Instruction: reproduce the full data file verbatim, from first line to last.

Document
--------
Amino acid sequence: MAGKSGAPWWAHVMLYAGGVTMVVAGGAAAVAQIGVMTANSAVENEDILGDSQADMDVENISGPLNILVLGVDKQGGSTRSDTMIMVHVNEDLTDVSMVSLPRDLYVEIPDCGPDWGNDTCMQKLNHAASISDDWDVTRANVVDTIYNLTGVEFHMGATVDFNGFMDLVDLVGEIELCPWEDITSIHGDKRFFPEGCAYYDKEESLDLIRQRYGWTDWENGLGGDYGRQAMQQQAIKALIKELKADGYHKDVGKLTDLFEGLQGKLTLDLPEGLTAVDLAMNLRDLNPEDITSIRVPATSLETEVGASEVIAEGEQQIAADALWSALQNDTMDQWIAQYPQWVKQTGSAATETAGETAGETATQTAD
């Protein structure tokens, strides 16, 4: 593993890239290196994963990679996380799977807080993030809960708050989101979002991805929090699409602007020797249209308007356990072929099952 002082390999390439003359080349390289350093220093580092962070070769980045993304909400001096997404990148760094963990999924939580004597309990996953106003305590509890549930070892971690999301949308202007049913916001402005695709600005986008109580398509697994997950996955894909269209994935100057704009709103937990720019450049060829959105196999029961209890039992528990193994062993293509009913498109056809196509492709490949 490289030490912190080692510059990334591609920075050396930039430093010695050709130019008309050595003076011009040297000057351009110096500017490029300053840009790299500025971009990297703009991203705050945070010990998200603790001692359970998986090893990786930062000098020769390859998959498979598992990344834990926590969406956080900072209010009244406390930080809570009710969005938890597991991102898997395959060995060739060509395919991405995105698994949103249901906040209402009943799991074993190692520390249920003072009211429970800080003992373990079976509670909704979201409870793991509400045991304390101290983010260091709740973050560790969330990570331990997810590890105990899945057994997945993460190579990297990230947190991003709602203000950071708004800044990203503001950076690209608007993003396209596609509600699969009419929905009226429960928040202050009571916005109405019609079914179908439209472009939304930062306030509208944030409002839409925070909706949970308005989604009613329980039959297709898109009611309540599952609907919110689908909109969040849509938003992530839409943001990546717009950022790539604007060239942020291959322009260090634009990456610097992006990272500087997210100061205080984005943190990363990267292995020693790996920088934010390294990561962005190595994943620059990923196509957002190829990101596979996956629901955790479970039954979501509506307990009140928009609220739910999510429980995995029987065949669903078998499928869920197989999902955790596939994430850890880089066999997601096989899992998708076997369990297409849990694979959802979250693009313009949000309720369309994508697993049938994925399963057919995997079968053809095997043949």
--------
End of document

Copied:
Amino acid sequence: MAGKSGAPWWAHVMLYAGGVTMVVAGGAAAVAQIGVMTANSAVENEDILGDSQADMDVENISGPLNILVLGVDKQGGSTRSDTMIMVHVNEDLTDVSMVSLPRDLYVEIPDCGPDWGNDTCMQKLNHAASISDDWDVTRANVVDTIYNLTGVEFHMGATVDFNGFMDLVDLVGEIELCPWEDITSIHGDKRFFPEGCAYYDKEESLDLIRQRYGWTDWENGLGGDYGRQAMQQQAIKALIKELKADGYHKDVGKLTDLFEGLQGKLTLDLPEGLTAVDLAMNLRDLNPEDITSIRVPATSLETEVGASEVIAEGEQQIAADALWSALQNDTMDQWIAQYPQWVKQTGSAATETAGETAGETATQTAD
């Protein structure tokens, strides 16, 4: 593993890239290196994963990679996380799977807080993030809960708050989101979002991805929090699409602007020797249209308007356990072929099952 002082390999390439003359080349390289350093220093580092962070070769980045993304909400001096997404990148760094963990999924939580004597309990996953106003305590509890549930070892971690999301949308202007049913916001402005695709600005986008109580398509697994997950996955894909269209994935100057704009709103937990720019450049060829959105196999029961209890039992528990193994062993293509009913498109056809196509492709490949 490289030490912190080692510059990334591609920075050396930039430093010695050709130019008309050595003076011009040297000057351009110096500017490029300053840009790299500025971009990297703009991203705050945070010990998200603790001692359970998986090893990786930062000098020769390859998959498979598992990344834990926590969406956080900072209010009244406390930080809570009710969005938890597991991102898997395959060995060739060509395919991405995105698994949103249901906040209402009943799991074993190692520390249920003072009211429970800080003992373990079976509670909704979201409870793991509400045991304390101290983010260091709740973050560790969330990570331990997810590890105990899945057994997945993460190579990297990230947190991003709602203000950071708004800044990203503001950076690209608007993003396209596609509600699969009419929905009226429960928040202050009571916005109405019609079914179908439209472009939304930062306030509208944030409002839409925070909706949970308005989604009613329980039959297709898109009611309540599952609907919110689908909109969040849509938003992530839409943001990546717009950022790539604007060239942020291959322009260090634009990456610097992006990272500087997210100061205080984005943190990363990267292995020693790996920088934010390294990561962005190595994943620059990923196509957002190829990101596979996956629901955790479970039954979501509506307990009140928009609220739910999510429980995995029987065949669903078998499928869920197989999902955790596939994430850890880089066999997601096989899992998708076997369990297409849990694979959802979250693009313009949000309720369309994508697993049938994925399963057919995997079968053809095997043949």